It's Macs today, signage and kiosks tomorrow, then printers, then NAS, one segment at a time.
 
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Hitman928

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Apr 15, 2012
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"Availability" means more than just "can random person on the street buy it".
Amazon announced Graviton2 (based on N1) in Dec last year, and people were able to buy time on in by about March this year.
I expect the same schedule for Graviton 3 (presumably based on V1).

The same schedule compression holds for "ARM in server". It's true that there are some products that haven't been ported to ARM, and never will be; and that there are lagging users, especially in the "one company buying a server for a department" use case.
But Amazon has much of AWS infrastructure available on ARM already, and presumably Graviton 3 and 4 will make switching to these even more compelling in price/performance. At some point Azure will have to offer something similar.

Likewise we know Cloudflare wanted to go this route (until QC screwed them over). I suspect Google and FB are already running internal tests.

The main thing is that Amazon is really our only window into this world. We have no idea how many sales are being made by Ampere, what Google's plans are for upgrading their fleet, what Apple's data center plans are, etc etc.
BUT
the fact that ARM sees enough business in this space (compare with QC, always ready to screw up in the least imaginative way possible) to not just continue with Neoverse, but even extend the program beyond the prior roadmap into further models, suggests to me that there are lots of customers who have made serious inquiries and recommendations as to what they want going forward. We just see none of this activity because, how would we?
Availability from my post essentially means available for OEMs or deployments to receive chips to start to build solutions for the market to use. Amazon is a special case because they are vertically integrated here and started offering 'beta' systems that you could sign up to use early on and slowly built out instances from there for 'regular' use. General availability wasn't announced until June.

The only way we get any of this info about product adoption is from design win/deployment announcements and financials. Obviously what gets announced is far from a complete list, but even still, up to now the lack of known wins from the ARM side is pretty telling. From the whispers I've heard (not claiming major sources or anything, just some contacts who work around this area) is that there's been a lot of interest and 'kicking the tires' on ARM server solutions but in the end, not a lot of actual deployments. Even in Amazon's case, we have no idea what their actual Graviton server utilization is as far as I've seen.

ARM servers haven't exactly been very attractive up until very recently and even then I don't think the current offerings really are at a great place competitively against Rome (or Intel CPUs in certain corner cases). This next gen though looks like it could be very interesting and may allow ARM servers to finally get some actual momentum on their side.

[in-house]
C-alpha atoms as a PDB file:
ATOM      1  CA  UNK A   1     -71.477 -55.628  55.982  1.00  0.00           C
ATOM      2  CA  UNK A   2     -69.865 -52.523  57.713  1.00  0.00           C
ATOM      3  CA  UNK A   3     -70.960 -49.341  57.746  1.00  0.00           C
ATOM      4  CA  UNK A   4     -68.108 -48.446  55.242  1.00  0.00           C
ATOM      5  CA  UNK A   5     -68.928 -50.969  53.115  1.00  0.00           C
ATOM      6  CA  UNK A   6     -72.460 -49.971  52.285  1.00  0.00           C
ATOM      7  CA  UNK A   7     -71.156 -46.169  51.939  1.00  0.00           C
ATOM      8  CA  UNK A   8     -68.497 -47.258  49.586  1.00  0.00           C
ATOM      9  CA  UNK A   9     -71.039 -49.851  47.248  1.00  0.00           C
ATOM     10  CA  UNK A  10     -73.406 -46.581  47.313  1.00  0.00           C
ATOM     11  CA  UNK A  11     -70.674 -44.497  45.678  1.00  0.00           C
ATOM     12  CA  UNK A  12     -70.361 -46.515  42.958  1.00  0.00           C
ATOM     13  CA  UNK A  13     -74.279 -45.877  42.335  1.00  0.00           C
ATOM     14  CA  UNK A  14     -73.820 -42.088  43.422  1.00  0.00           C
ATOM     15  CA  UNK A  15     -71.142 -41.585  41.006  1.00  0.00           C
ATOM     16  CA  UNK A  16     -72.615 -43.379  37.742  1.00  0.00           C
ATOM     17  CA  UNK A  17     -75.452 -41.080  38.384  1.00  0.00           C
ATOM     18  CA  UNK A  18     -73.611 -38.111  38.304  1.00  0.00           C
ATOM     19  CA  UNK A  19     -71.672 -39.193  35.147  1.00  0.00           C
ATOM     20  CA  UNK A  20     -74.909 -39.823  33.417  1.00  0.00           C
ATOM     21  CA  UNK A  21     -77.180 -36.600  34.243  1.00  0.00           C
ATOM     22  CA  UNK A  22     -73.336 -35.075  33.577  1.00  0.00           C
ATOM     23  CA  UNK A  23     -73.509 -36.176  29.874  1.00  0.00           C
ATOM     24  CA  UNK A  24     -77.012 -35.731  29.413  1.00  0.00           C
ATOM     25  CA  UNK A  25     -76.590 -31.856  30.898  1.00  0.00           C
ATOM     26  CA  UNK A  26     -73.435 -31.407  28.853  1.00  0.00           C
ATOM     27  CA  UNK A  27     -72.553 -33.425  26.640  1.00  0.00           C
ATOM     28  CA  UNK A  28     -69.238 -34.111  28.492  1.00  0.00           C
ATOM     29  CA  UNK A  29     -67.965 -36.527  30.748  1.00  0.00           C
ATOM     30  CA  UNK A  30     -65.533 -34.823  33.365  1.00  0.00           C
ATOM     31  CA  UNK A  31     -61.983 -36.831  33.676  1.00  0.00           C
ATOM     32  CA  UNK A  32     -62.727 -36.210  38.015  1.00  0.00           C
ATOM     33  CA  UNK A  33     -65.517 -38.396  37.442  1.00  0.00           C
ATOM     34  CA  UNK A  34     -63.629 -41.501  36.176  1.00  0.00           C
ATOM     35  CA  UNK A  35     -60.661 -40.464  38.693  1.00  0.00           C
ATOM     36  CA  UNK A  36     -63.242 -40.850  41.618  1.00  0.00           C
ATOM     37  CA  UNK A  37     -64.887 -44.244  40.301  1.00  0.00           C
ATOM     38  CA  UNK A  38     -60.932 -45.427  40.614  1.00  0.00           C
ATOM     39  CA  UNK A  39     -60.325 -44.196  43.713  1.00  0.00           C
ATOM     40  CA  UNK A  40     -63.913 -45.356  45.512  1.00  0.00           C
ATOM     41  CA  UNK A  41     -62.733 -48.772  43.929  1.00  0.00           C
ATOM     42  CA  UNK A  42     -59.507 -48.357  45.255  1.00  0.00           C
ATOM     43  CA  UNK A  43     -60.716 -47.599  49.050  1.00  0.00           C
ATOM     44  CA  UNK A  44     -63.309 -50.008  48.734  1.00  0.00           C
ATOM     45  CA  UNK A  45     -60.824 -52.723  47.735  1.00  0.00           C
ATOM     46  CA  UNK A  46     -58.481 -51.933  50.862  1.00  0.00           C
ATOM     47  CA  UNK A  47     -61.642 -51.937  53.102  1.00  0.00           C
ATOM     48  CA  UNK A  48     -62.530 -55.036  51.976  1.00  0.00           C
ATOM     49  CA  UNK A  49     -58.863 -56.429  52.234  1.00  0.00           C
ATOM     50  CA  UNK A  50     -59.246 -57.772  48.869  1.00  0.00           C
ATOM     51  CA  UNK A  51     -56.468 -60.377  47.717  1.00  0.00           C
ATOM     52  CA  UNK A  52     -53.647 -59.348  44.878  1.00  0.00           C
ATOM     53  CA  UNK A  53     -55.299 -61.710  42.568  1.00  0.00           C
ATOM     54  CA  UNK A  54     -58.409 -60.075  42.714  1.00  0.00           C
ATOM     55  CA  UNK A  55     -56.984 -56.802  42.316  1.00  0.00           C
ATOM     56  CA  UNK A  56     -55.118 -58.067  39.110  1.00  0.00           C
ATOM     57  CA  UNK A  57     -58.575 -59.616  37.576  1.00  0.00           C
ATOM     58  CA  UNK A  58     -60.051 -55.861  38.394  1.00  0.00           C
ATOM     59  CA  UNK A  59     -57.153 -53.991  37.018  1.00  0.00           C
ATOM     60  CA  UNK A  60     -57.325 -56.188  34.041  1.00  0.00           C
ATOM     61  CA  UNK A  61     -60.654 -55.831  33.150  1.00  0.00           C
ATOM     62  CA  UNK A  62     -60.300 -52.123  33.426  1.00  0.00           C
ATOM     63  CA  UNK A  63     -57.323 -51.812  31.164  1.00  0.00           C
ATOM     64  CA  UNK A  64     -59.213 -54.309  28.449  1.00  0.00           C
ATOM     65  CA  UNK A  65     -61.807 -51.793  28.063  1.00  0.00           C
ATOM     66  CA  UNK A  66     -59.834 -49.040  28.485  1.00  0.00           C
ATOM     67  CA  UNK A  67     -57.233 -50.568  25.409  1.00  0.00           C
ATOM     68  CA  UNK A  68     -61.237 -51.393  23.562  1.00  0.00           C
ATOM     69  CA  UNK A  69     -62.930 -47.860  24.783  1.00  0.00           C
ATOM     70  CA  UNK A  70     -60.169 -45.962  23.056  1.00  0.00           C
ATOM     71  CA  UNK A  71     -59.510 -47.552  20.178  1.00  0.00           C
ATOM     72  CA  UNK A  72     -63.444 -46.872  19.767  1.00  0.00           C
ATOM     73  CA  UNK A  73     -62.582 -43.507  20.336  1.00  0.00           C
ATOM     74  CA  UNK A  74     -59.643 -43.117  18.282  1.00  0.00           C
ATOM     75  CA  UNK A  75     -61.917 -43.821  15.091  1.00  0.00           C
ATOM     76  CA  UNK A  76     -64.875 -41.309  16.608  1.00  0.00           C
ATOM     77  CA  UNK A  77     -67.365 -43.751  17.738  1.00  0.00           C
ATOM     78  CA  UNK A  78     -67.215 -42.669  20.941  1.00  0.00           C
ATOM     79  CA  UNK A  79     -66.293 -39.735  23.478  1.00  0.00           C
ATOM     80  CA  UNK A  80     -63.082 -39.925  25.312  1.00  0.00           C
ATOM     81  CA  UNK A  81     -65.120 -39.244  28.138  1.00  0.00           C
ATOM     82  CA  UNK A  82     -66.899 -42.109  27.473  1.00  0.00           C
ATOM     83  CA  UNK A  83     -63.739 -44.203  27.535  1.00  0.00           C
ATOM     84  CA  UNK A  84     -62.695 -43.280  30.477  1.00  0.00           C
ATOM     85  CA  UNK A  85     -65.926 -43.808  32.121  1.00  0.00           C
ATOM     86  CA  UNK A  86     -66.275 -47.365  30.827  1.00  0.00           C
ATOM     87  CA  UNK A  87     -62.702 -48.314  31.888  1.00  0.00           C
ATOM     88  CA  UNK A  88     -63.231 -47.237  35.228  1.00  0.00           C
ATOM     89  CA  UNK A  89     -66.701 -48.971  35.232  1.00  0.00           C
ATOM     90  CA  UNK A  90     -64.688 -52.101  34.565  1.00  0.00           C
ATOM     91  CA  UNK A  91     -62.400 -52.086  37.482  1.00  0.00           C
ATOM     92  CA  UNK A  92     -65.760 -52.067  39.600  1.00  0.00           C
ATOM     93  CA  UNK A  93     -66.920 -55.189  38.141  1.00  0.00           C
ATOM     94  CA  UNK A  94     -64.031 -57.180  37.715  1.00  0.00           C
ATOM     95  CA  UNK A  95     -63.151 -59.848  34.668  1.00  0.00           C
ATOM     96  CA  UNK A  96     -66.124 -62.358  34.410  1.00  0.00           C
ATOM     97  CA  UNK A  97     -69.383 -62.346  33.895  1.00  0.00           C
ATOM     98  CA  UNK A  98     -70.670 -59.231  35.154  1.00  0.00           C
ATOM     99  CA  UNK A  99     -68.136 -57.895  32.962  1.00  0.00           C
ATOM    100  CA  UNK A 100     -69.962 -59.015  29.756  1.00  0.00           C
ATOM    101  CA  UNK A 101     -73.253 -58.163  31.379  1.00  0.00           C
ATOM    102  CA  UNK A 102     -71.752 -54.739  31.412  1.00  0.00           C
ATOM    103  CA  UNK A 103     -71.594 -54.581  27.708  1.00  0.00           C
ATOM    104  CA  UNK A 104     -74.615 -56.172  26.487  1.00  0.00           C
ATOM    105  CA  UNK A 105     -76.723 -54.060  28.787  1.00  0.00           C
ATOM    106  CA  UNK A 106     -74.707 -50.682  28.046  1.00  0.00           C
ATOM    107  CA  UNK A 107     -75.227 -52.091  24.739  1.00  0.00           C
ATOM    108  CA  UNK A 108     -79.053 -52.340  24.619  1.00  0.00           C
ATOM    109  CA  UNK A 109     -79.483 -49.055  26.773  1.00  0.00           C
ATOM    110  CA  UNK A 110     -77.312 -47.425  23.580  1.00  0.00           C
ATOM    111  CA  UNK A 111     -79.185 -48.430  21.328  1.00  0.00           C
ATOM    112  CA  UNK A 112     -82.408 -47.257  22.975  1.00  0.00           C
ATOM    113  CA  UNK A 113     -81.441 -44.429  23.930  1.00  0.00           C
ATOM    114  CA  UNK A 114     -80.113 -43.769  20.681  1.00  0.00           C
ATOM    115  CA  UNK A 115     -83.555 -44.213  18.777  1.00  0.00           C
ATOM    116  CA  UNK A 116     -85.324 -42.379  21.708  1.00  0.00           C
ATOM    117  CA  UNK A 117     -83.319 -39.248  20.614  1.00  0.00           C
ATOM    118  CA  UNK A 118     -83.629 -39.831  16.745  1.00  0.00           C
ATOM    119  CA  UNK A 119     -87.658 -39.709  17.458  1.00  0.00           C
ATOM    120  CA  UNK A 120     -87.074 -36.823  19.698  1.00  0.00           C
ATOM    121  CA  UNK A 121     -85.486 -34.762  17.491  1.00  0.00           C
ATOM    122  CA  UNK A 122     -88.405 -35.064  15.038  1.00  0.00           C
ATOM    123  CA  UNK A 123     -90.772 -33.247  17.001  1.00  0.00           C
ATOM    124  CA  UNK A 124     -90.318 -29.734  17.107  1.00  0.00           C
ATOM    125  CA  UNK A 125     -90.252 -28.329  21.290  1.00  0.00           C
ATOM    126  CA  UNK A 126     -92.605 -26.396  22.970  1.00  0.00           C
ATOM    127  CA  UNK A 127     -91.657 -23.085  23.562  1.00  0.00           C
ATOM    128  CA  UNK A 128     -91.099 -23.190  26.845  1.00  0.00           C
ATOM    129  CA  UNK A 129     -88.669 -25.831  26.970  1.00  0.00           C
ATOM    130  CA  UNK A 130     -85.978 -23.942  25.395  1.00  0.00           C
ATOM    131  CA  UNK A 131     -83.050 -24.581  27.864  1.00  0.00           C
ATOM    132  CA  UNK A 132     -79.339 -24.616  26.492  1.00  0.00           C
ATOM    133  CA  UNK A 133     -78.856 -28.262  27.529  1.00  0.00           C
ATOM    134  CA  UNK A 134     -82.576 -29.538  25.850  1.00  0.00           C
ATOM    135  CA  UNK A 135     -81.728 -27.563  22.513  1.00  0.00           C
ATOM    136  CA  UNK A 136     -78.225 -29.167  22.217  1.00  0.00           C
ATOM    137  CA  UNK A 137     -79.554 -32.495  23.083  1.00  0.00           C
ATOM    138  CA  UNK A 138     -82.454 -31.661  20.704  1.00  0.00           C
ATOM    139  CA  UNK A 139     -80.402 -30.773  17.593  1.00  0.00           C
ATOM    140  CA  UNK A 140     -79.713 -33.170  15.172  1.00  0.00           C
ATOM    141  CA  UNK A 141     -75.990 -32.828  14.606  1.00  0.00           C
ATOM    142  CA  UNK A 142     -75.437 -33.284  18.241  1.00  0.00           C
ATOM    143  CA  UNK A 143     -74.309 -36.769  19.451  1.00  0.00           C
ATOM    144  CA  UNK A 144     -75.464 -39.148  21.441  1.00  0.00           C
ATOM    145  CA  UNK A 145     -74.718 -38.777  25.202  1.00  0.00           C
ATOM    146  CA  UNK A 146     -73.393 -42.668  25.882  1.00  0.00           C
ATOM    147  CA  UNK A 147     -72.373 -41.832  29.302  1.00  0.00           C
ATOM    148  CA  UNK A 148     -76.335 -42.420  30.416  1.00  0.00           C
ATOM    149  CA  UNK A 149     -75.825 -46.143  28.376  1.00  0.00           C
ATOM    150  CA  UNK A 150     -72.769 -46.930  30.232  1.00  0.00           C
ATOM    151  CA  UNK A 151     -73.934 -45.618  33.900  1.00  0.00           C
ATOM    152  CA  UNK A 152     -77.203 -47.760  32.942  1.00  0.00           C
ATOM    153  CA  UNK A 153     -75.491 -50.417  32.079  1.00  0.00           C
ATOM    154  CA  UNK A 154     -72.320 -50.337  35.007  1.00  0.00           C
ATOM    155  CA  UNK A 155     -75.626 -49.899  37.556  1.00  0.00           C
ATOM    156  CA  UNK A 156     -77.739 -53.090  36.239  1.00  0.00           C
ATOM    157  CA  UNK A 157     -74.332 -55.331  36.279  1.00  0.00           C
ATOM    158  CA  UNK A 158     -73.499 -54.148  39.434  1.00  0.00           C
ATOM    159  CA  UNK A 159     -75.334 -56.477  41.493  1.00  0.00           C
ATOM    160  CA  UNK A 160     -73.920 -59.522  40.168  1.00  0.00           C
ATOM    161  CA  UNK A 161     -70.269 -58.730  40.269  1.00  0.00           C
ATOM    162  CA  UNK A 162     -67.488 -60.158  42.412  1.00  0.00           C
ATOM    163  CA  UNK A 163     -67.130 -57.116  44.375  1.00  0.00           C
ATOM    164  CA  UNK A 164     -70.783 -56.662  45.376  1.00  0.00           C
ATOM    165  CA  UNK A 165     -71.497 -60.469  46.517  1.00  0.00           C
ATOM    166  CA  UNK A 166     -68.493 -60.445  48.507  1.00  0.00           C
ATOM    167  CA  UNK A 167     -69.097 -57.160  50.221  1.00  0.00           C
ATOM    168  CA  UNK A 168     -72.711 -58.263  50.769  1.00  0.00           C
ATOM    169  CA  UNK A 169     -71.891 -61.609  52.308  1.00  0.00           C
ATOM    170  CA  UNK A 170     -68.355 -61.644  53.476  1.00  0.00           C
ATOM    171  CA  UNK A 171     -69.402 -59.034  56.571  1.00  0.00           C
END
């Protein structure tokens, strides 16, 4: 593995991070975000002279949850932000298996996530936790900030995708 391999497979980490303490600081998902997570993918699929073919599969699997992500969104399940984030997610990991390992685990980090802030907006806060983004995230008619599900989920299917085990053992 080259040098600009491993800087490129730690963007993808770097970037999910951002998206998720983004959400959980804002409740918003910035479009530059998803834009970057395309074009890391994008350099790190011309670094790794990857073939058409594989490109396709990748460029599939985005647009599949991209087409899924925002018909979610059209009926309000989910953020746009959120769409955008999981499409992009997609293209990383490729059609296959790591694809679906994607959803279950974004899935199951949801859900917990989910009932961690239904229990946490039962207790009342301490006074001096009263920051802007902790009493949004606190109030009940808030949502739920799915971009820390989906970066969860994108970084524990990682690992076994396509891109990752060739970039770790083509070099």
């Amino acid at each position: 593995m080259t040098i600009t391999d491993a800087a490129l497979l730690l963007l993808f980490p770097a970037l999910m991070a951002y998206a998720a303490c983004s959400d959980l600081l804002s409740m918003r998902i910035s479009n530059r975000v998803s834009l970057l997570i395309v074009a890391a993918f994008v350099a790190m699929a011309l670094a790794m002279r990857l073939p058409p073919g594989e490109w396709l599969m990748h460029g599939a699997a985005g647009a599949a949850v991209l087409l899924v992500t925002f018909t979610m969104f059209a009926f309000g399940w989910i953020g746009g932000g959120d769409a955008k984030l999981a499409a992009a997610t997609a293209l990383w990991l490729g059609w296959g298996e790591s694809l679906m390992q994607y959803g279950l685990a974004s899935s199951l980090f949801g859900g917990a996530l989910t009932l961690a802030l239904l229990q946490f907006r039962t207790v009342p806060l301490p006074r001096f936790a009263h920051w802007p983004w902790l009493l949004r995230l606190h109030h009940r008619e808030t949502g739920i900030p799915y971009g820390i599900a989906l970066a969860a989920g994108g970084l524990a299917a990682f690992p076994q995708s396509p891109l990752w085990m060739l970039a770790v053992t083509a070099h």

NTMBK

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Not quite the same - in that case it was practically the same core with clock bumps for Wii and extra cores too for WiiU.

The PS5/XSX gen on the other hand retains compatibility with GCN code but has undergone an overhaul for greater efficiency and way more clockspeed.

Not to mention adding RT acceleration and all the features of modern GPU's since PS4/XB1 were designed.

Likewise Zen2 has ISA code compatibility to that written for Jaguar but is an entirely different beast microarchitecturally.

Nintendo's path of BW compatibility is minimum investment and internal HW change for maximum financial gain - this worked for Wii but not WiiU, hence the abandonment.

Doesn't help that the PowerPC core was extremely inefficient IPC wise by that time - even the two to three year old A57 was a significant step up from it at the time Switch came out.

Despite the fact that Switch GPU doesn't really have much on the WiiU in raw power, just a much more modern feature set - in other words, yes Nintendo did abandon the old paradigm, but for a pre existing design already in the world.

It would not greatly surprise me if Switch 2 was basically just a cut down variant of Tegra Oren reusing nVidia's R&D on it.
True enough on the CPU side- though they no doubt had to pay for a lot of customisation to enable multi-core support for that old PowerPC core. But the GPU was heavily customised- I can't find the old forum post, but I remember someone analysing the die shot. AMD had to do a ton of work to build in backwards compatibility with the Flipper GPU from the GameCube, combined into a totally different VLIW4 GPU. It certainly wasn't a path of least resistance!
 

itsmydamnation

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These are server/datacenter/enterprise cores so no consumer will ever be buying them - that's the point of the separate Neoverse branding rather than Cortex.

OTOH they will definitely end up in Amazon AWS servers and many others.
I design large converged/infrastructure networks, I wasn't talking about consumers, I was talking about general availability.

When can I build one in oca or ccw etc?
 

Hitman928

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I design large converged/infrastructure networks, I wasn't talking about consumers, I was talking about general availability.

When can I build one in oca or ccw etc?
We'll have to hear from the actual CPU designers themselves but I wouldn't expect V1 CPUs to be available before 4Q2021 unless ARM gave licensees more of a head start with the architecture this time.
 

soresu